Roger Sutton said...

Teen or tween, do you know just how many light-ish, contemporary books and series are being published for and about 10-13 year-old girls? It's a stampede! (Cue hordes of screaming tweens ;-) I'm guessing that's the problem more than anything.

I'm also guessing that lots of writers would be happy to get the numbers you do, so there should be comfort in that.

Mitali Perkins said...

Thanks, everybody, for the encouragement and comfort and suggestions. Very helpful.

Roger, I know there are bundles of fun teen books but how many are about dark-skinned First Daughters? It's the missed opportunity that slays me. Ah, well. On to revising BAMBOO PEOPLE!

Anonymous said...

I'm a Republican, and I think it is perfectly fine for her dad to be a Republican. That tiny fact shouldn't make someone not buy a book. If so, that would be prejudice. (Or racist. Which, the definition doesn't just have to do with someone's skin color.)

Anonymous said...

Brilliant suggestion to send a copy to the Obama girls. The oldest girl is probably old enough. Plus it's just a nice gesture and a kind of a prescient book, that I think would please the Obamas.

Also, a copy off to Oprah. Sure the odds are ridiculous, but you can't win if you don't play. Because you're right it is perfect timing.

Susan said...

Speaking as a 12 year old, I have to say that these are definitely tween books. Monsoon Summer is teen, the Sparrow books are tween. Not that that's a bad thing!!! If I'm rereading your books, I check out MS and FD, to balance each other out.

Varian Johnson said...

Hey Mitali,

I voted for the "multi-cultural" vibe, but I'll admit, I'm pretty biased about that. If I hadn't voted for that, I would have voted for tween/teen marketing...

Leslie said...

The fact that he was a Republican was unique in today's political culture. And he was a good representation of the kind of Republicans we need now! Thank you for developing them into well-rounded characters, not stereotypes.

I agree that they might need to be marketed to tweens. My daughter's 11-year old Mother/Daughter bookclub chose it and really liked it. Teen books now are so edgy (I'm currently in a YA lit class) and I think some teen readers have come to expect this. As a librarian-in-training and a mother of three, I however, want more things out there for teens that do not have drugs, alcohol, sex, etc. The industry seems to shun all things wholesome and this disturbs me. I thank you for offering something that is not trying to be edgy for the sake of being edgy.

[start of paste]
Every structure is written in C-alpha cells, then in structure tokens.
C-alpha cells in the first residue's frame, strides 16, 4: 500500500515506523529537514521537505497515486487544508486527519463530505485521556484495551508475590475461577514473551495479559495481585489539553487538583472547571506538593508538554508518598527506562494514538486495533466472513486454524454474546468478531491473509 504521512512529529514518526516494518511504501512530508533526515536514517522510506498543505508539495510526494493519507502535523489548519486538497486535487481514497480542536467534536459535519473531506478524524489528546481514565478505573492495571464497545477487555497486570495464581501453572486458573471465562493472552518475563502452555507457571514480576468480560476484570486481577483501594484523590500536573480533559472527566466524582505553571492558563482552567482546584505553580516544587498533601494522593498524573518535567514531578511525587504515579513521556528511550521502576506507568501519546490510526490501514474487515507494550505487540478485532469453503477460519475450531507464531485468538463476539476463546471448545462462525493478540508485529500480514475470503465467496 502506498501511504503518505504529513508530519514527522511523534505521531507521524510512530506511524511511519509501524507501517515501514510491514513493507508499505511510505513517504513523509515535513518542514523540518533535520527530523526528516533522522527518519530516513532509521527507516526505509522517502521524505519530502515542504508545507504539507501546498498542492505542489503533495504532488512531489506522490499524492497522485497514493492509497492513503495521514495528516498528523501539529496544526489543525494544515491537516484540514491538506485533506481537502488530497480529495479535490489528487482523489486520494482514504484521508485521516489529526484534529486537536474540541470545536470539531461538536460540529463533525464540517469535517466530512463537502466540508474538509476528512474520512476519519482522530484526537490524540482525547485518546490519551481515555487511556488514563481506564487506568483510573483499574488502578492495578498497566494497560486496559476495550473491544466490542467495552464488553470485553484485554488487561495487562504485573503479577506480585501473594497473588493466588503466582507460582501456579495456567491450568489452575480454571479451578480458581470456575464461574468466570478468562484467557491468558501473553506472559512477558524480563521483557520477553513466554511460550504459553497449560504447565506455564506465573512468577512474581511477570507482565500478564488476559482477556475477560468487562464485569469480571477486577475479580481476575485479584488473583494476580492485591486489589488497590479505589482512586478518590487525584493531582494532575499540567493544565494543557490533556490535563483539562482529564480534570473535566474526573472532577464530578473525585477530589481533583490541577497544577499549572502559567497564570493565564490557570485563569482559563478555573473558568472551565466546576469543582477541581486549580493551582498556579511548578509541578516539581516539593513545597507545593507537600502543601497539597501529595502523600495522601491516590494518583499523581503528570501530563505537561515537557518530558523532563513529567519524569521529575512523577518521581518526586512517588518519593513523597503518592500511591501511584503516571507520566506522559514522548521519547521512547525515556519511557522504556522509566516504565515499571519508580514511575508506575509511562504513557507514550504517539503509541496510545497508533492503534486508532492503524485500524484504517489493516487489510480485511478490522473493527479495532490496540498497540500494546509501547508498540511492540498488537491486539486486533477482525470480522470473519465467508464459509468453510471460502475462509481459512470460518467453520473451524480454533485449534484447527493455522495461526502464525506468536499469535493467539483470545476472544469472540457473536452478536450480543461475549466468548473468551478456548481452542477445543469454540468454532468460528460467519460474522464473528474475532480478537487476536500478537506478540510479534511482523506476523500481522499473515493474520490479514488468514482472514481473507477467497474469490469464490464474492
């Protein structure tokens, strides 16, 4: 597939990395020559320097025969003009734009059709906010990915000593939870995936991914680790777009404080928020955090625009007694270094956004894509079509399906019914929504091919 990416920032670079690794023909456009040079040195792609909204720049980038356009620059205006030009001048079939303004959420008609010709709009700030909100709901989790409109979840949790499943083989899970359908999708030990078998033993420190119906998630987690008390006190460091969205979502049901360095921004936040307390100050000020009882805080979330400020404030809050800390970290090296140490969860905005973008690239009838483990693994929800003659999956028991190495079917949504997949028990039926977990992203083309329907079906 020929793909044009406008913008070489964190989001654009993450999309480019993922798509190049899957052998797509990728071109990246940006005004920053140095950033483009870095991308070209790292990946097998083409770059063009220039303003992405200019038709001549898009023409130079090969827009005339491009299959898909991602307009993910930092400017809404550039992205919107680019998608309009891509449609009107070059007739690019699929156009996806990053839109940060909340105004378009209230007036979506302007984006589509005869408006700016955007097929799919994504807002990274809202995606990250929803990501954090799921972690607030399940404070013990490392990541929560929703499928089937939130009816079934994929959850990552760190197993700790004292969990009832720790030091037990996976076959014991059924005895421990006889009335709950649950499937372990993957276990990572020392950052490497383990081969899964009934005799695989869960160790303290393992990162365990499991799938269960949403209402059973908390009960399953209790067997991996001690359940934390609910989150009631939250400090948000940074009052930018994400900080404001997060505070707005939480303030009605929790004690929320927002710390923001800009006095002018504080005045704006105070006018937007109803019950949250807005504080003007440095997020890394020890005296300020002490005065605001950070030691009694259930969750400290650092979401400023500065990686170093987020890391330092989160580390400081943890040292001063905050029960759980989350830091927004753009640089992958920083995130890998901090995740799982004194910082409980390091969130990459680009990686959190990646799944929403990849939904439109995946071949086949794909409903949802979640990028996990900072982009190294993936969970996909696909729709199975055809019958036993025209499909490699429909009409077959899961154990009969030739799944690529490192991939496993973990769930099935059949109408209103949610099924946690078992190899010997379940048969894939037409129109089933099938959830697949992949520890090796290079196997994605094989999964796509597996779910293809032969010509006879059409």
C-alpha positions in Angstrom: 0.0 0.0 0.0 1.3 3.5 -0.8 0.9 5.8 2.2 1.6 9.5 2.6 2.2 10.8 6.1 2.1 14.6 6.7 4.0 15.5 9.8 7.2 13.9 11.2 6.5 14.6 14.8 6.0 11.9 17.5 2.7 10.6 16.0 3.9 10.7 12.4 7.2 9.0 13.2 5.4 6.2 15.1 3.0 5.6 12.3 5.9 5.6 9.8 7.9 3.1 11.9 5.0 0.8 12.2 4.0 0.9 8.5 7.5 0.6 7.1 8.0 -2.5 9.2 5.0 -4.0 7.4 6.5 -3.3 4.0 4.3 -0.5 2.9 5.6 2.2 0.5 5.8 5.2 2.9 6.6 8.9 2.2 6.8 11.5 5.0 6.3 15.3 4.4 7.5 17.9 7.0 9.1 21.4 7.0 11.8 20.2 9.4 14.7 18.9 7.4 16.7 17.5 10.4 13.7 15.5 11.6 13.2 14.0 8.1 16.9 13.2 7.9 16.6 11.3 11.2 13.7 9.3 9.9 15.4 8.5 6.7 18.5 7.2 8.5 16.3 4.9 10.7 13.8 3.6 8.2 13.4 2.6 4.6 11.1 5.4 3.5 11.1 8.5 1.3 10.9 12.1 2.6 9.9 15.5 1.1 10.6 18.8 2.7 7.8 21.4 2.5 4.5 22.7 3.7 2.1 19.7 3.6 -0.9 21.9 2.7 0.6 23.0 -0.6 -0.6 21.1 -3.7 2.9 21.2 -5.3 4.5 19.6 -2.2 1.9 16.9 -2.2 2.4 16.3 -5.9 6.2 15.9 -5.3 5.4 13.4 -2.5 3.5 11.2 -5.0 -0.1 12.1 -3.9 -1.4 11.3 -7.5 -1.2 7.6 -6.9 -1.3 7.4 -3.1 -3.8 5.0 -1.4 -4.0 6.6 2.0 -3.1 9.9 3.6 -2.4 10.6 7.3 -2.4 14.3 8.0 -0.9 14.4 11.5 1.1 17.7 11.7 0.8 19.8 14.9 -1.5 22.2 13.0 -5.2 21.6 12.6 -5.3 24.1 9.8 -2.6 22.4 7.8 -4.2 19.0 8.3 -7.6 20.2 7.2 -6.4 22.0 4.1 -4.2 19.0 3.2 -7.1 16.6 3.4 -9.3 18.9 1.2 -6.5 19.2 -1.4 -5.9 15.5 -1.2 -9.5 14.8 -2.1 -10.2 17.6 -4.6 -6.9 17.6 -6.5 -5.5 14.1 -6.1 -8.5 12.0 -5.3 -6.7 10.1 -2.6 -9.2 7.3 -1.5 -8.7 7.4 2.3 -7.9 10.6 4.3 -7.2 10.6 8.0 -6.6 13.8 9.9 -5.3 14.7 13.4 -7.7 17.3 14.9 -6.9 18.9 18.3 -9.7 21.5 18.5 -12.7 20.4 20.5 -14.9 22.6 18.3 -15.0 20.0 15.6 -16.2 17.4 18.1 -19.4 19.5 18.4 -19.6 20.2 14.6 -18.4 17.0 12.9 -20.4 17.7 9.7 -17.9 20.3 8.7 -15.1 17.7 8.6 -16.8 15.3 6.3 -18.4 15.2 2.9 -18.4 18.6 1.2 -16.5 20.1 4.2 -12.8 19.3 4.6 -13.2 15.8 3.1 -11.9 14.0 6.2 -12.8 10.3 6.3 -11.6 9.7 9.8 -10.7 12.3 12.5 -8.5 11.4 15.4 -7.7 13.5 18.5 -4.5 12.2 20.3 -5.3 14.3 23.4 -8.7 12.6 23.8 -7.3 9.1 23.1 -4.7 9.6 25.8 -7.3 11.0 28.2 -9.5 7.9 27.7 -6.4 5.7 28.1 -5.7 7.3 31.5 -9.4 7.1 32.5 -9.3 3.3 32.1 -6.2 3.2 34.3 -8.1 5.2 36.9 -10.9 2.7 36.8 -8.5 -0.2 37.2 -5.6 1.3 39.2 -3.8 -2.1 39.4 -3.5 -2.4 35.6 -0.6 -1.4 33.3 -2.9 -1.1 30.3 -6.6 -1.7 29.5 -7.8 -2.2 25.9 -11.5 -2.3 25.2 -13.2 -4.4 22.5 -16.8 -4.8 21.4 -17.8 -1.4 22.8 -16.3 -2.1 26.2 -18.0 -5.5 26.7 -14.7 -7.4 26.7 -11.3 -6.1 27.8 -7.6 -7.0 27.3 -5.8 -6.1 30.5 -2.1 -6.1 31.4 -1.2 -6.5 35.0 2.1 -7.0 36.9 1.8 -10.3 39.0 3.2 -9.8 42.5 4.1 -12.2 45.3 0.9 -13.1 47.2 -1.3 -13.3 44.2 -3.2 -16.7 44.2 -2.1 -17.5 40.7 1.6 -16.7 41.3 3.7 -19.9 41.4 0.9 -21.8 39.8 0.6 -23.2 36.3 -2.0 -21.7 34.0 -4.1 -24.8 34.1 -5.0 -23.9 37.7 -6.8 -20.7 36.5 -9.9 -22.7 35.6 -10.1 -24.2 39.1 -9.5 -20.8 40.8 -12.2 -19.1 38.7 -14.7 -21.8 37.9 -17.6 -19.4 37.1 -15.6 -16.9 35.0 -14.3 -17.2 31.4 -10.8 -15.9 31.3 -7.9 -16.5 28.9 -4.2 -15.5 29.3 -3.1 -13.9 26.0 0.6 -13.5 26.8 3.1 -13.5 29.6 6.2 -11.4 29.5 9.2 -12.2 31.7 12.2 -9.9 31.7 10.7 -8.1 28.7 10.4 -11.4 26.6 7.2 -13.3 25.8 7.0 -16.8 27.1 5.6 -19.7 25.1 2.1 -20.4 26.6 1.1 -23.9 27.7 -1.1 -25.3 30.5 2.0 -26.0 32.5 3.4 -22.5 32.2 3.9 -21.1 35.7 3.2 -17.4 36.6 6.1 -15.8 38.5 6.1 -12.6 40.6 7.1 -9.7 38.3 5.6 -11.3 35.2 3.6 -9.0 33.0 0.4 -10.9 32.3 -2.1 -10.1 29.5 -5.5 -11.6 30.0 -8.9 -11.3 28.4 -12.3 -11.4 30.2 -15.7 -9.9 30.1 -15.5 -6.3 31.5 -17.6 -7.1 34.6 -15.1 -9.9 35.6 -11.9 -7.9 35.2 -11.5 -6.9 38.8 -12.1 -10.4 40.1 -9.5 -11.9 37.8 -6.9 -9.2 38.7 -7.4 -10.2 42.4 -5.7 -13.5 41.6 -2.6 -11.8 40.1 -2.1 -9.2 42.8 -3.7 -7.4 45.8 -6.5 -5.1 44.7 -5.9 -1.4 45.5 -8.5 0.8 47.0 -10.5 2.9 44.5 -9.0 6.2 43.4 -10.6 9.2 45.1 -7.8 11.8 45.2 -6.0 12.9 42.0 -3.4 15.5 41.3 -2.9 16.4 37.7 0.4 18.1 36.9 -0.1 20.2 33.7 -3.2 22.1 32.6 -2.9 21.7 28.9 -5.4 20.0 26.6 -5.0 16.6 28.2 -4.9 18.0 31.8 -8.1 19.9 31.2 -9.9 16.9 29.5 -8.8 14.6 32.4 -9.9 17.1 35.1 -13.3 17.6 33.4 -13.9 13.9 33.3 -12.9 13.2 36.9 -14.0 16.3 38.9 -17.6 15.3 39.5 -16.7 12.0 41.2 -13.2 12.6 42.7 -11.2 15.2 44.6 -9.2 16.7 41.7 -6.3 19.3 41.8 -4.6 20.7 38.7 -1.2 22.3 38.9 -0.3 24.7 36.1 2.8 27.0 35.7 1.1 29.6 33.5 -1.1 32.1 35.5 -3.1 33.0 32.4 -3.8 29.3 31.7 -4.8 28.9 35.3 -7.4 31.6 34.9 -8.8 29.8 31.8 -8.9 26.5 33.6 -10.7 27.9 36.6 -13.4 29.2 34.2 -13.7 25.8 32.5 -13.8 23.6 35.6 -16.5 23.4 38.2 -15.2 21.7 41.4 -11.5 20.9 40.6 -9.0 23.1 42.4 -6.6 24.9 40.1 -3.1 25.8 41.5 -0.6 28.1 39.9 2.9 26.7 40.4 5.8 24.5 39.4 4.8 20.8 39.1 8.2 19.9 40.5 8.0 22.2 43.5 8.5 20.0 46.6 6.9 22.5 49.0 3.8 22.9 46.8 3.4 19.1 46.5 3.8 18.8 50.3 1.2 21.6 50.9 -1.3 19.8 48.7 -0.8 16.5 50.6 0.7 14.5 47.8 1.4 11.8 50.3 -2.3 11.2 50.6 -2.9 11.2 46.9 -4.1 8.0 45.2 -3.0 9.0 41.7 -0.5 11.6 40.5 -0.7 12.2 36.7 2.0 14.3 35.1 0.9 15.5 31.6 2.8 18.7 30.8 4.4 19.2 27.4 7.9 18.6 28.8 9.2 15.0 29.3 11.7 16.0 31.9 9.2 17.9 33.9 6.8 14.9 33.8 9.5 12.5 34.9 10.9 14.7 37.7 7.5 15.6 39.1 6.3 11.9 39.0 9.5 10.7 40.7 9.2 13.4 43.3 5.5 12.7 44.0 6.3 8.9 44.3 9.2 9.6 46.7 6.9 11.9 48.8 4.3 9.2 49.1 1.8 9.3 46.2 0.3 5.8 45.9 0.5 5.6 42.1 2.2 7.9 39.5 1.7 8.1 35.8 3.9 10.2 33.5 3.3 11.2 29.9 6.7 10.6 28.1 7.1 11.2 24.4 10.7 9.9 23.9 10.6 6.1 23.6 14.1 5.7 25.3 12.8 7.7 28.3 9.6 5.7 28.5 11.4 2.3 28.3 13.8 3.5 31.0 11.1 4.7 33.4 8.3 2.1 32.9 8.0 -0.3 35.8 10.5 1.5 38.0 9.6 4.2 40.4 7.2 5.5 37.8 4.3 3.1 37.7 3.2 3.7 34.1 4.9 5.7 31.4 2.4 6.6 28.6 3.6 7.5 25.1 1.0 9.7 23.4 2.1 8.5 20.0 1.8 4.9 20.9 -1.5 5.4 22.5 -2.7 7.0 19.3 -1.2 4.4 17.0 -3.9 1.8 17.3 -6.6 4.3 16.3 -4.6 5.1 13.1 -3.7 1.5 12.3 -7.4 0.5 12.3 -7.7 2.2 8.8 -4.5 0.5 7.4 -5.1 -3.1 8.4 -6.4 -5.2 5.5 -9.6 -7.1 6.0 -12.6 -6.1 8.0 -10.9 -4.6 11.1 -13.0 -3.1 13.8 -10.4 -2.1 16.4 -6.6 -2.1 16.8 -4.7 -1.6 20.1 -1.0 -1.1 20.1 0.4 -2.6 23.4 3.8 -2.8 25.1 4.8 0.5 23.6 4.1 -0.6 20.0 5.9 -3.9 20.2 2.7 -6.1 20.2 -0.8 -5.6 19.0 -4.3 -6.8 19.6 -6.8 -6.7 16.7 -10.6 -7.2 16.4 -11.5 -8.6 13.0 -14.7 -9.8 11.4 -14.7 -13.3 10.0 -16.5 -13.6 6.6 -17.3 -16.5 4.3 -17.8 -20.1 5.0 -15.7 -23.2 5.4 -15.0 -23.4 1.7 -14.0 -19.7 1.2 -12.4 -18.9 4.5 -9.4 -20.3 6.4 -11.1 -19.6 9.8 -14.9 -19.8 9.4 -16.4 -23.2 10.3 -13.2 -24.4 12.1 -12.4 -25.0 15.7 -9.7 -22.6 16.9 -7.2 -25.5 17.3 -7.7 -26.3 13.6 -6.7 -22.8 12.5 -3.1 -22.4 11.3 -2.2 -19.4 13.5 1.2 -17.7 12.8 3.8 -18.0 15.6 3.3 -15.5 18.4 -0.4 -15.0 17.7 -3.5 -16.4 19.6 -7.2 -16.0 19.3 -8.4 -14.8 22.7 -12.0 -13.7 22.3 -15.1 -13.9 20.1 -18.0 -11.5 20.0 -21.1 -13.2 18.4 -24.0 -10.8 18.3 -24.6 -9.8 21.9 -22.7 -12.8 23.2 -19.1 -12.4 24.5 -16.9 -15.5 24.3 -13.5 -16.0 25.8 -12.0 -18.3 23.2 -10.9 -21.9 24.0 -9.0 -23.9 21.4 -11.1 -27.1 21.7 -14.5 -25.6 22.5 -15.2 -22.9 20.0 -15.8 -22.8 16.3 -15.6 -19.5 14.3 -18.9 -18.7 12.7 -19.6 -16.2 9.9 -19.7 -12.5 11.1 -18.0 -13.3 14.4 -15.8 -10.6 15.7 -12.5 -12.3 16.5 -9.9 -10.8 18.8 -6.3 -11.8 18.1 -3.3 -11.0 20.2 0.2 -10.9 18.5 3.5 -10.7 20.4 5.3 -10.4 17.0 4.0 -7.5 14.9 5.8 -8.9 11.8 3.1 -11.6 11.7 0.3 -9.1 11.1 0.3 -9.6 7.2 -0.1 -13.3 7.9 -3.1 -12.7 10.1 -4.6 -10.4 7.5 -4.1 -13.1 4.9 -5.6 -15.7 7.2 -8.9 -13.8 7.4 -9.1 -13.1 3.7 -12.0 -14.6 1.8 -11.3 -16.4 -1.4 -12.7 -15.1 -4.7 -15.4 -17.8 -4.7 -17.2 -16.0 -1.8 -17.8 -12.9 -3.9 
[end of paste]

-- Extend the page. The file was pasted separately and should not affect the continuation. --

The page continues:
Leslie

leanne said...

Mitali,

You're not the only one out there wondering why your books won't sell. It's not a problem of "this isn't good writing," I don't think. I haven't read your First Daughter books yet, but I don't think they're horrible at all.

With the economy crashing around us, and "Twilight" being the new obsession for teen - and tween - readers nowadays, it's a terrible time for other authors.

I just think you should keep writing - I know someone else mentioned that - and soon, you'll get bigger sales. Keep working at it, and one day you'll be selling tons of copies.

I did notice something about your books, though - what if you tried a different cover option, without a girl on the front?

Also, as much as I respect your American and Indian ties, what if you tried one book without the Indian theme in it? Just for fun, maybe...because I've noticed that books that are mostly American tend to be highly popular.

Best wishes.

Anonymous said...

These books are simply to "nice" for the teen market. By that, I don't mean they're not 'edgy' enough. Believe me, I'm all for clean teen reads. But Sparrow isn't an exceptionally complex character, and all her problems end happily. Please don't take this the wrong way, as I really don't mean to be rude, and the books are very well written. Just the wrong age group.

meghannyc said...

Unfortunately, Mitali, I think it's all entirely random. I also had some _very_ timely books released this year--and have no sense whatsoever that they are flying off the shelves. (to put it mildly)

It will sound glib to say this, but I'm actually serious. If Sparrow had been dating a vampire, the sales probably would have quintupled.

And, how stupid is _that_? But, true, I'm afraid.

Ellen Emerson White